Map of Metro Vancouver, featuring locations of the sampled for this study and possible sources of manmade trace elements.

Lead fingerprints point to manmade culprits

In the first study of its kind in North America, the researchers also compared the lead fingerprints of the honey to those from other local environmental samples like lichen from around British Columbia, rock from the Garibaldi volcanic belt, sediment from the Fraser River and trees in Stanley Park.

They discovered that the lead fingerprints of the honey did not match any local, naturally-occurring lead. However, the trees in Stanley Park and the honeys from downtown displayed some striking similarities that pointed to potential manmade sources of lead.

“We found they both had fingerprints similar to aerosols, ores and coals from large Asian cities,” said Weis. “Given that more than 70 per cent of cargo ships entering the Port of Vancouver originate from Asian ports, it’s possible they are one source contributing to elevated lead levels in downtown Vancouver.”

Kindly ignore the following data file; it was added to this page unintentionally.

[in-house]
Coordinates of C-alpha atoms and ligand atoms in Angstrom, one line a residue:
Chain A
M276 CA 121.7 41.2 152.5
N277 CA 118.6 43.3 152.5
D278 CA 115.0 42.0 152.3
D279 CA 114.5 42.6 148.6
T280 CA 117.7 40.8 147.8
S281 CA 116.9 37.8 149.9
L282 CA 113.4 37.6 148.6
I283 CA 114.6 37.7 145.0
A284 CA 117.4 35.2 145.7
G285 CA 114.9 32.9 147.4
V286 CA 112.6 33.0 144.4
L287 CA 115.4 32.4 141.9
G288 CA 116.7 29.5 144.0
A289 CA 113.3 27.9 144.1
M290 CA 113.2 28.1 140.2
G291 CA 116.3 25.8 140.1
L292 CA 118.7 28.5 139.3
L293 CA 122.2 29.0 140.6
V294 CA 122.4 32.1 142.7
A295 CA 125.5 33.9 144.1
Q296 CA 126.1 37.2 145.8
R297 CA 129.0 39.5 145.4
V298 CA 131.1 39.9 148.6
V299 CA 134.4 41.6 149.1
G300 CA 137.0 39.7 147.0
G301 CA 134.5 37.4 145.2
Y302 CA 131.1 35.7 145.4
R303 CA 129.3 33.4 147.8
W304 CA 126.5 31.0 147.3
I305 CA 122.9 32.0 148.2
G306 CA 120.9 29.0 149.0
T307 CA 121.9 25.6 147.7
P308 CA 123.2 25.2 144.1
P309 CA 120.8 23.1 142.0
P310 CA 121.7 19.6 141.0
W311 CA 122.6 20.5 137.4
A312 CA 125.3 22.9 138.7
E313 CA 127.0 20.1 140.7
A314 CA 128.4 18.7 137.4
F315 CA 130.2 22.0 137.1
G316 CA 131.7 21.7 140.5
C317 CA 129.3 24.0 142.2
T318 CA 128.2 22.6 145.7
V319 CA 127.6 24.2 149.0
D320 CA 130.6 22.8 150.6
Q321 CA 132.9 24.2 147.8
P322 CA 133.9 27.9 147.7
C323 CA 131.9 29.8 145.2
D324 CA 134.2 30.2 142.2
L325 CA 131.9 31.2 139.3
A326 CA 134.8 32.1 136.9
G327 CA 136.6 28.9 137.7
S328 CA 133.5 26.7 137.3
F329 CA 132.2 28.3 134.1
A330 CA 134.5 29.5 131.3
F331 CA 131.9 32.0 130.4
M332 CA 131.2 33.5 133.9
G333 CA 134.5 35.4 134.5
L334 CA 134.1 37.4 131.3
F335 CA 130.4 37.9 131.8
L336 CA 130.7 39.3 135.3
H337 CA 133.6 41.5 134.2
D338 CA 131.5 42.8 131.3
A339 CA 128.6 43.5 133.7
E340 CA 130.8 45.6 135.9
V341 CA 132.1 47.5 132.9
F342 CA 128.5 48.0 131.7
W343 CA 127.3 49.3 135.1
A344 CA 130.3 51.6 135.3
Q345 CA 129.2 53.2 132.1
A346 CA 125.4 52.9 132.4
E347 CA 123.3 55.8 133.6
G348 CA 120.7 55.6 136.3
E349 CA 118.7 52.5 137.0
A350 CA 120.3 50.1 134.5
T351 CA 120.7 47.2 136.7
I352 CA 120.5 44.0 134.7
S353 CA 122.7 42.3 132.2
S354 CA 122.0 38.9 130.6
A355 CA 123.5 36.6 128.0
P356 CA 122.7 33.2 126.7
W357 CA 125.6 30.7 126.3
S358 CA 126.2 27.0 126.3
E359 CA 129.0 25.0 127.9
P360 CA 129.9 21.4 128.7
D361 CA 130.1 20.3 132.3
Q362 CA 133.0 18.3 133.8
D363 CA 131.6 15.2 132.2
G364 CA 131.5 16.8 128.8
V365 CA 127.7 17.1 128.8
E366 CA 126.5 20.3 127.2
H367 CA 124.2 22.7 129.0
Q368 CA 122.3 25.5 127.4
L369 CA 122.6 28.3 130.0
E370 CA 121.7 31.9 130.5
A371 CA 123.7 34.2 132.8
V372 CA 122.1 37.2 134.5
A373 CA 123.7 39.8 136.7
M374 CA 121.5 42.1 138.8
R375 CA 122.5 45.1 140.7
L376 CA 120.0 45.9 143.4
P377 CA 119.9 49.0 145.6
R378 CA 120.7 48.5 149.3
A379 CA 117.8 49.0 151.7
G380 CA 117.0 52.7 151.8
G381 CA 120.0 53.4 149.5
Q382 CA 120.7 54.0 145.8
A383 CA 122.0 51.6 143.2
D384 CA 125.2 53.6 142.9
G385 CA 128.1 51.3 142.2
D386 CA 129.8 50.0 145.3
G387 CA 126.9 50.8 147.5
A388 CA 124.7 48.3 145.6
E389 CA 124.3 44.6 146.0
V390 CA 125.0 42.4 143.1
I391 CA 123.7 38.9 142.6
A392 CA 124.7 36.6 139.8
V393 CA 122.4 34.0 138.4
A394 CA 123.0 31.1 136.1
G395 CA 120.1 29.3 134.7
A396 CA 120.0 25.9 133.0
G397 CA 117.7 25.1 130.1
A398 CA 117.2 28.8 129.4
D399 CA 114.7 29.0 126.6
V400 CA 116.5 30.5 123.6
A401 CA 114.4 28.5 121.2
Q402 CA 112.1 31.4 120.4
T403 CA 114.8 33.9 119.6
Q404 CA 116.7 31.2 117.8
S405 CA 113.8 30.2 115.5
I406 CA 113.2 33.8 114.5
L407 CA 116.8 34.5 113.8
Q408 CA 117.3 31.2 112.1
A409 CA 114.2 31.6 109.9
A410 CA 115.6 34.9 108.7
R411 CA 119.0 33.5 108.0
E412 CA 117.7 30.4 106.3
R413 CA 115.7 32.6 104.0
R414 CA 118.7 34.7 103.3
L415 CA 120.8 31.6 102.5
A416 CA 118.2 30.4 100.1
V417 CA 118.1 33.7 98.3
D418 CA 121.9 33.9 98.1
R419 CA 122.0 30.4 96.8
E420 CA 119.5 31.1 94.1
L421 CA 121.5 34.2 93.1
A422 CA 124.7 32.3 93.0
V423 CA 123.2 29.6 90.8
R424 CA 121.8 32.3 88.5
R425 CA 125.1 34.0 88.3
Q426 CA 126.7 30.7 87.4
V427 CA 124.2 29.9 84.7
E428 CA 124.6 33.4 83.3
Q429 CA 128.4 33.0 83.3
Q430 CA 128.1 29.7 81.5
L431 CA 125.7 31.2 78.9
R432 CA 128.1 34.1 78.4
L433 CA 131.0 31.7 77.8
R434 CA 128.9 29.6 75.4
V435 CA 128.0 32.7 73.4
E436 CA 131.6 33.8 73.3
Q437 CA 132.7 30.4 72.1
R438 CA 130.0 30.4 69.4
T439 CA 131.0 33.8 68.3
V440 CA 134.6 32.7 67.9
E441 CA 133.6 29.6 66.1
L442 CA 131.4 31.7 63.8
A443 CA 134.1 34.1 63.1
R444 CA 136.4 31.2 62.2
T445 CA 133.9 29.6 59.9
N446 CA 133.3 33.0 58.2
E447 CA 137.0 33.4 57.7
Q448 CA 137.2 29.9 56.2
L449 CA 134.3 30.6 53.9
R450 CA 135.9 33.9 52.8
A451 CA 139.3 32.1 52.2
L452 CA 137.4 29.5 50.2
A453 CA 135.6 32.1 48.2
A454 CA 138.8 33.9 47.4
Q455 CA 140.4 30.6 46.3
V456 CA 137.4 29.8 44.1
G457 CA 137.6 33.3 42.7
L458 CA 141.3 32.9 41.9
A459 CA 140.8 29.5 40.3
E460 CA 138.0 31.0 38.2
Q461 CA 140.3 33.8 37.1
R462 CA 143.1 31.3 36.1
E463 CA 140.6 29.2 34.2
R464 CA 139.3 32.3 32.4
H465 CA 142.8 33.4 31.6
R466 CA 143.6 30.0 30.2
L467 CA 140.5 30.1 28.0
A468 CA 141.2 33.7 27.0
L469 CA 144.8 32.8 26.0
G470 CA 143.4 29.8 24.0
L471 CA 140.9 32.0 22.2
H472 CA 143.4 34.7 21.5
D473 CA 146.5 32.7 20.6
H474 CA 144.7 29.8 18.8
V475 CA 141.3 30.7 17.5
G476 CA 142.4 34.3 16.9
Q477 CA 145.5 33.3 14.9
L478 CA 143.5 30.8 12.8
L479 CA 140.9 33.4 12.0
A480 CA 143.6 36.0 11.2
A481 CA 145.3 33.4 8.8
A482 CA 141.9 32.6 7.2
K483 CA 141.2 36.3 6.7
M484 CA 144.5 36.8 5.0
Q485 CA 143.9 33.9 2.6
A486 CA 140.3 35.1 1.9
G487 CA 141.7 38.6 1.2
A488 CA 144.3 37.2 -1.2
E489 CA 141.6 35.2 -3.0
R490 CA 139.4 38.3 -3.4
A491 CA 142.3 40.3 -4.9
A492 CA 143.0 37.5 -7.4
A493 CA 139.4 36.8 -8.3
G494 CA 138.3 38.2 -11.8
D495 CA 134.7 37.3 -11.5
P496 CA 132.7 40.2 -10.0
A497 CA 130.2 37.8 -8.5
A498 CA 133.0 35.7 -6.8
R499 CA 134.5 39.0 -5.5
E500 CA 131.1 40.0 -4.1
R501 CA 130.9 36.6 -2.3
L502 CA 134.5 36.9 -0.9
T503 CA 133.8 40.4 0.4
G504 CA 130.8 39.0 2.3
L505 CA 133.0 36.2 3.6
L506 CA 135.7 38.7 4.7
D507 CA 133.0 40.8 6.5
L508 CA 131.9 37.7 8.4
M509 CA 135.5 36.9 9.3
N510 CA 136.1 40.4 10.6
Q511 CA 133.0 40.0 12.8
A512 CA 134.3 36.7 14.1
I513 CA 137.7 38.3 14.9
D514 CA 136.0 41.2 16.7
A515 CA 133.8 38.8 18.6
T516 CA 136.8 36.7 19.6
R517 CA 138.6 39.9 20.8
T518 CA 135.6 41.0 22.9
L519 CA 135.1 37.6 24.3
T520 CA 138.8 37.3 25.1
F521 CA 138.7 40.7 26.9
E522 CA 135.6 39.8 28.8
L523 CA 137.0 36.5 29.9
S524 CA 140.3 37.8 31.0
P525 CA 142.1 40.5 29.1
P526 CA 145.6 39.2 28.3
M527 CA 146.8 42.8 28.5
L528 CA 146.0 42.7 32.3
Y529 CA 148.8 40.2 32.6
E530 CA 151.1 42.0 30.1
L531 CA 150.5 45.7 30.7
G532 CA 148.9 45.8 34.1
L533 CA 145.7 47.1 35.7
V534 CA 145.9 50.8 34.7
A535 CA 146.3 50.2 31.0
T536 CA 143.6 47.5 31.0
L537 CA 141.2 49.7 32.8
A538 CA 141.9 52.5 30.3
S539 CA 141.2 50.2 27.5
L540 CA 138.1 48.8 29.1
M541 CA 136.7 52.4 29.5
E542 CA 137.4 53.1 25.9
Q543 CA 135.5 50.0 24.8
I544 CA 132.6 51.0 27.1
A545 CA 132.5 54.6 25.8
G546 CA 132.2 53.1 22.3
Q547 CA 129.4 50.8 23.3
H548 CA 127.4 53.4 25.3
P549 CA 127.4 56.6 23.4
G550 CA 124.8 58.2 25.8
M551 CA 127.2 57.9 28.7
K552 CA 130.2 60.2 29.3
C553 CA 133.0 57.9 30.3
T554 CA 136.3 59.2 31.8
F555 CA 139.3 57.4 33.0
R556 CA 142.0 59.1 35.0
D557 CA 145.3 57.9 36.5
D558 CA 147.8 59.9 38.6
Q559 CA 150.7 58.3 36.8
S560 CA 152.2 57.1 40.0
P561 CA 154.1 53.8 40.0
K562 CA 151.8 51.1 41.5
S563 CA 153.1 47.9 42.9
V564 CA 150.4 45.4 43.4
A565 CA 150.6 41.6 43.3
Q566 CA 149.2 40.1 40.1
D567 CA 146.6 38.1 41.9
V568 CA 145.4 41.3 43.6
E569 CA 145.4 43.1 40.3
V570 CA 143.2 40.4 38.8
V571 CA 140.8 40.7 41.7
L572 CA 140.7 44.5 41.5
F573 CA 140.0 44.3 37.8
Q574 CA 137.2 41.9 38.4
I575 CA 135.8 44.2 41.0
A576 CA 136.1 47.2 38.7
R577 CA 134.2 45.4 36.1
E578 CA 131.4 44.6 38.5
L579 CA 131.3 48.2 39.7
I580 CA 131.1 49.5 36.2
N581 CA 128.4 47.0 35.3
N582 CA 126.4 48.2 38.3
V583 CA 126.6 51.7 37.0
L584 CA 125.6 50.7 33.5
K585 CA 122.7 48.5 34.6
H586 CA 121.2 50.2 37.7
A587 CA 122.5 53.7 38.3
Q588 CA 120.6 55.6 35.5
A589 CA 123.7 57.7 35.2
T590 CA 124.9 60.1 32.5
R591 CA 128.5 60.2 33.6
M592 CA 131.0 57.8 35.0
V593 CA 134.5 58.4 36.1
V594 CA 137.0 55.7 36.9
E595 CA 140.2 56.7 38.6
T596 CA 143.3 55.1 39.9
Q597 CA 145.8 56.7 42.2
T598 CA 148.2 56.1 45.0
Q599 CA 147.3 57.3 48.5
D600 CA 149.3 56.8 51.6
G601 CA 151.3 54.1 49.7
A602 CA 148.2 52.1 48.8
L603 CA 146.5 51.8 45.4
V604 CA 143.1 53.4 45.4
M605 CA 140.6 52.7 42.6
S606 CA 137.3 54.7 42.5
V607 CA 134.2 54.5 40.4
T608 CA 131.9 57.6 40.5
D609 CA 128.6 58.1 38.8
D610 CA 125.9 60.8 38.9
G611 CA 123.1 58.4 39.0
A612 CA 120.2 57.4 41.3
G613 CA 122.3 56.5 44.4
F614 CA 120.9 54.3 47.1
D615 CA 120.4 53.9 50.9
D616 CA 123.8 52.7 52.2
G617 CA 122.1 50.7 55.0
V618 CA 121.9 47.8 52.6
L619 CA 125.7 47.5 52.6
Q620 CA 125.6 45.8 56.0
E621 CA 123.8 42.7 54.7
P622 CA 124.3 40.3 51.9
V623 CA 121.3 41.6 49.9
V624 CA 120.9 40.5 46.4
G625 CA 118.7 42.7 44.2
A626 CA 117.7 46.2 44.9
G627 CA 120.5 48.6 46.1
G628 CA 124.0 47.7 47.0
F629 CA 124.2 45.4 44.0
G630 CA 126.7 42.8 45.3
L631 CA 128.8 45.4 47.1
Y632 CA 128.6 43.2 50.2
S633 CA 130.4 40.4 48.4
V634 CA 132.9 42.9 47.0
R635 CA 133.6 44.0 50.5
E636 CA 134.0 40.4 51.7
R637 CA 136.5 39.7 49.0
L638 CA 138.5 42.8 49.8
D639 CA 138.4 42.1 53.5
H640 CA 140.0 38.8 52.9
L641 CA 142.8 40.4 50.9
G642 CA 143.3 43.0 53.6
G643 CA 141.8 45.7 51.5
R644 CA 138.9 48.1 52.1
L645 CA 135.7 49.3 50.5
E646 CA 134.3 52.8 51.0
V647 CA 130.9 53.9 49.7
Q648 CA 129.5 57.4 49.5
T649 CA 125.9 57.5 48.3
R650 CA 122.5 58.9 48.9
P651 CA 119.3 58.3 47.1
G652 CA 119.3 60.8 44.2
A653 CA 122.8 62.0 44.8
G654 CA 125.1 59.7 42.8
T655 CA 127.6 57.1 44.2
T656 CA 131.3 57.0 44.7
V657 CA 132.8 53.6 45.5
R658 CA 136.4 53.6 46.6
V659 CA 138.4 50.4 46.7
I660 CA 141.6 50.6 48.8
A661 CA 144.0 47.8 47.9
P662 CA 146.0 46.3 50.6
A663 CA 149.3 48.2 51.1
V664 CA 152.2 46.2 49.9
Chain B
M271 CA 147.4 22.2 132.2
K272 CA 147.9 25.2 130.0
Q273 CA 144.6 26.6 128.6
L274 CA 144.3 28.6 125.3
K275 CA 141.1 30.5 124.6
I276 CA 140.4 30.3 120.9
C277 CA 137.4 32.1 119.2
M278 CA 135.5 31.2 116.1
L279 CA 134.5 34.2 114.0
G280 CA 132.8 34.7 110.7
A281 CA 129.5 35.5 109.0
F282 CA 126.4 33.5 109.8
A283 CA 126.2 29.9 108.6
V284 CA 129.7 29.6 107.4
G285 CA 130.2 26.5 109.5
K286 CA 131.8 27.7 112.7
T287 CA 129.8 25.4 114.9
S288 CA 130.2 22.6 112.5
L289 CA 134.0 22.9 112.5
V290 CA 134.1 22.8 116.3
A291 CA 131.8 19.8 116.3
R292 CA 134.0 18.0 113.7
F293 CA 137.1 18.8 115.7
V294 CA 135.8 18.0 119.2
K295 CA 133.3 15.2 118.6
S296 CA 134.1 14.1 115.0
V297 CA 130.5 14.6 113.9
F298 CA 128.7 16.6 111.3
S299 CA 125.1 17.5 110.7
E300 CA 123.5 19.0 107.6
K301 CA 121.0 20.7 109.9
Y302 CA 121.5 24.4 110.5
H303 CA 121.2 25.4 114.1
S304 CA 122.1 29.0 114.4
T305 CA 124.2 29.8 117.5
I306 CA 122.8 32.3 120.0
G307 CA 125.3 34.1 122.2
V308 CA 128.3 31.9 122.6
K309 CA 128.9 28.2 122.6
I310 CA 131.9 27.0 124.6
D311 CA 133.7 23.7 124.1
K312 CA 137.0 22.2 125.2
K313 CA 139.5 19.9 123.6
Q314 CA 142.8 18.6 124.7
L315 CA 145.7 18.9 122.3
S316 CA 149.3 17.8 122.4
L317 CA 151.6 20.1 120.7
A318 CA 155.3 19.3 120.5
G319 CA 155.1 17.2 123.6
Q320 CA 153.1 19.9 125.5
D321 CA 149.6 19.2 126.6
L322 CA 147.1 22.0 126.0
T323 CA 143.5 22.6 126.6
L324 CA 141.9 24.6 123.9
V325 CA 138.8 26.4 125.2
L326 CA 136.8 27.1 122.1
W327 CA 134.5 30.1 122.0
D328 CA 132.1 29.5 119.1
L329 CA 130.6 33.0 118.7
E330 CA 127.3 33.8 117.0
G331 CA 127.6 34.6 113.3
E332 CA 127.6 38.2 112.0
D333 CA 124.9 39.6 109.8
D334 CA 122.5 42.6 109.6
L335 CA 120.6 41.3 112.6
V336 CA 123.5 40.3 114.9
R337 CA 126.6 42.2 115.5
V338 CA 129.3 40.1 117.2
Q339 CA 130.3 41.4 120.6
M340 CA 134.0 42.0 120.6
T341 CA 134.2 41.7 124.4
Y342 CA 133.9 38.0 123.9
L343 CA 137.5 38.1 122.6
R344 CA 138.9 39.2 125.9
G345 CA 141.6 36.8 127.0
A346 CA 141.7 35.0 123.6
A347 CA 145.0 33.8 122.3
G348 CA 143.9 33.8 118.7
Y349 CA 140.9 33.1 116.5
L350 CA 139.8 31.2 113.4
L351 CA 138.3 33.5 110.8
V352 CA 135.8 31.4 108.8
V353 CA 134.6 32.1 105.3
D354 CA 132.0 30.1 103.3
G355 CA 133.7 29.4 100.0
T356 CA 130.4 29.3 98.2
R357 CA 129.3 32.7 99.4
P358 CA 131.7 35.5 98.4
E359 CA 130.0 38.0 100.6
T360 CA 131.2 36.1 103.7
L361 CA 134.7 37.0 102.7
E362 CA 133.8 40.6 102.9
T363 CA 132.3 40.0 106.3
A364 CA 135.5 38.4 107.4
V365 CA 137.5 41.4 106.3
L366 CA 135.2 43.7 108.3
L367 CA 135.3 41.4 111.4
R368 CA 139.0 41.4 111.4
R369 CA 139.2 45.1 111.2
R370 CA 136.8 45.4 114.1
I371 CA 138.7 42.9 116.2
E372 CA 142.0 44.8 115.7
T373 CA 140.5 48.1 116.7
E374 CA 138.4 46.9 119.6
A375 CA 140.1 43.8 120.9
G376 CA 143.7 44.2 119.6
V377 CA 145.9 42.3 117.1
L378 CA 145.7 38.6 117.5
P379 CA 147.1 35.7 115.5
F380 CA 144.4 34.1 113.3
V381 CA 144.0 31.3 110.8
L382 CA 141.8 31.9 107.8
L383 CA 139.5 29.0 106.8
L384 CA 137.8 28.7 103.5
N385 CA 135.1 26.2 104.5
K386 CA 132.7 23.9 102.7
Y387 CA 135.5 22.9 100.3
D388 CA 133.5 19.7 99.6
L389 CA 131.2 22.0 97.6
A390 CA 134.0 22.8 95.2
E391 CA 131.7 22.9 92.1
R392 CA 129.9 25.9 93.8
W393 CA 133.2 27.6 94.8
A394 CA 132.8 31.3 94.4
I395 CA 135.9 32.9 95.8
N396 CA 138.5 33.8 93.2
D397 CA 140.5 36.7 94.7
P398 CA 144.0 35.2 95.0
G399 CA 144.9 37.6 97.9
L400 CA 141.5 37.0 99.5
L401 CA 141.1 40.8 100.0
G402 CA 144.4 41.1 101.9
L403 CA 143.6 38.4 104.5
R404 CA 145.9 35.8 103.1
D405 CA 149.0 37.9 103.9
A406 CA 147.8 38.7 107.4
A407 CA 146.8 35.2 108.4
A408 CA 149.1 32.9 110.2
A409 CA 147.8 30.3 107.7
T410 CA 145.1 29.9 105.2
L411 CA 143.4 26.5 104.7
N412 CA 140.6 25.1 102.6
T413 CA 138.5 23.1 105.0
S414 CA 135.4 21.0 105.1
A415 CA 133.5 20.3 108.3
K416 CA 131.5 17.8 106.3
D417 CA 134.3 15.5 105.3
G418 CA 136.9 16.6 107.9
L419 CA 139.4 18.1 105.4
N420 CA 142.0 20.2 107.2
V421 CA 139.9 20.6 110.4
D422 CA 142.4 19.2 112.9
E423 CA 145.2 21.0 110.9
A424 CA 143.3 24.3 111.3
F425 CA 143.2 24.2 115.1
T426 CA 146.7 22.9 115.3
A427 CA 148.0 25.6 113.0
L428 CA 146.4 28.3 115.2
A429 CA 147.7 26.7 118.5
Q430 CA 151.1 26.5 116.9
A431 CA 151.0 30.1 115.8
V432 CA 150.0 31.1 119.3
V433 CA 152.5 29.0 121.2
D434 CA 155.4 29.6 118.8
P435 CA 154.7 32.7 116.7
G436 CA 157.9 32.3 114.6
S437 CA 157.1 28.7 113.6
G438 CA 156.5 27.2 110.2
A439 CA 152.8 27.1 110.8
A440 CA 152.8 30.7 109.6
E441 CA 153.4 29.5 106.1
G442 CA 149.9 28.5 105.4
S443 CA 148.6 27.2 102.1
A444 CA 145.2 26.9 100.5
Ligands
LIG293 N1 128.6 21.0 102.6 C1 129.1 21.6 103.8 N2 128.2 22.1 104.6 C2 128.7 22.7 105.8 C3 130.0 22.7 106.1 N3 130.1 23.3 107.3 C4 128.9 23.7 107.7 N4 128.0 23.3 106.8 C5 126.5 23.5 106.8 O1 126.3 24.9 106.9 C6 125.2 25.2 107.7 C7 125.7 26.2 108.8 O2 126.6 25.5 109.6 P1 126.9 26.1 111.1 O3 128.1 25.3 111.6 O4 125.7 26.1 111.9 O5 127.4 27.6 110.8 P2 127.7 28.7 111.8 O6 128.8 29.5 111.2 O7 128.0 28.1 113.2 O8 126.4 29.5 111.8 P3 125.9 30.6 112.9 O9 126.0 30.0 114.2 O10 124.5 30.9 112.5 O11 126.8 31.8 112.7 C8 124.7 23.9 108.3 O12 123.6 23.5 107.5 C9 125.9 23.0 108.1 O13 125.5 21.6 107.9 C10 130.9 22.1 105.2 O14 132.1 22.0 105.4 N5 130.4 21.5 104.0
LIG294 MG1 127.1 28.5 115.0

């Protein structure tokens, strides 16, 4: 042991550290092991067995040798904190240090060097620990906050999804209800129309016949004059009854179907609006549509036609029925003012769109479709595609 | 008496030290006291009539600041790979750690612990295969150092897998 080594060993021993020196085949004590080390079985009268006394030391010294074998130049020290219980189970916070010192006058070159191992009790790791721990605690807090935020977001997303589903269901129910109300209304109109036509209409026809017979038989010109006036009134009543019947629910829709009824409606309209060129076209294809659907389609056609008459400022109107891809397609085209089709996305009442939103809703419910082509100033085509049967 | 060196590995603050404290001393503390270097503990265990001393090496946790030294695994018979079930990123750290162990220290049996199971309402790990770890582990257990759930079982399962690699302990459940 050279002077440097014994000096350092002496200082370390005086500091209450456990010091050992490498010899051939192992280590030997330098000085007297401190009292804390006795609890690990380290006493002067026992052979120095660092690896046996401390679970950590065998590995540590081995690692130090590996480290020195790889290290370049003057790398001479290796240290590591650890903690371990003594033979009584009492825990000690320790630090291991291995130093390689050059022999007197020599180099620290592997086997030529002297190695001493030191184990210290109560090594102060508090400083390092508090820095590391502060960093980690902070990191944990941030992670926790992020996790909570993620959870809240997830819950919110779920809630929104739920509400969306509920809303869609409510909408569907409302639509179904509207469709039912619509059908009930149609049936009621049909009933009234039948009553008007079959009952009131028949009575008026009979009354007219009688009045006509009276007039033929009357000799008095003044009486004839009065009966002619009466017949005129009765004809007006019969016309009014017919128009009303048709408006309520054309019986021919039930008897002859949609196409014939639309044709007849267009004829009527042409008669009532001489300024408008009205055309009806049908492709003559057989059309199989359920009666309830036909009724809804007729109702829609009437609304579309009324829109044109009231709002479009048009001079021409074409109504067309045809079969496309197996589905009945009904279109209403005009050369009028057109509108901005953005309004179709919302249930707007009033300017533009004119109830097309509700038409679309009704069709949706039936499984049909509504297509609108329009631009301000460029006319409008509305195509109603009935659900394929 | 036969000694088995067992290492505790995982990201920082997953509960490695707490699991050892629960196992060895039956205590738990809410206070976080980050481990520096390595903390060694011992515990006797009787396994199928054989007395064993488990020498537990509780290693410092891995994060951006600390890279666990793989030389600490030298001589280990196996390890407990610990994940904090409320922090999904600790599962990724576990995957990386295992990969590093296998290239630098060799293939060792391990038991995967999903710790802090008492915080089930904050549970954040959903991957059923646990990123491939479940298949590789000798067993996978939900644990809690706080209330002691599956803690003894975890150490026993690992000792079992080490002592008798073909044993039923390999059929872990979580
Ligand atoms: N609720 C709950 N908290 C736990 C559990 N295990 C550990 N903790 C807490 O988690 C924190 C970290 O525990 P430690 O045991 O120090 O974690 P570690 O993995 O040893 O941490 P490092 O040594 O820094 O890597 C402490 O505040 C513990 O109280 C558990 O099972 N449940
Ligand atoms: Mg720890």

Honey is able to provide such localized “snapshots” of the environment because honey bees typically forage for pollen and nectar within a two- to three-kilometre radius of their hives.

“We now have four years of consistent data from Metro Vancouver, which provides a present-day baseline that will allow us to monitor even tiny changes in our environment very efficiently,” said Weis.

Citizen science for communities

The research was carried out in partnership with Hives for Humanity, a local non-profit that creates opportunities for people in Vancouver's Downtown Eastside to engage in urban beekeeping.

"One of the exciting parts of this study is that it bridges science with community interests," said Smith. "Honey sampling can easily be performed by citizen scientists in other urban centres, even if they lack other environmental monitoring capabilities."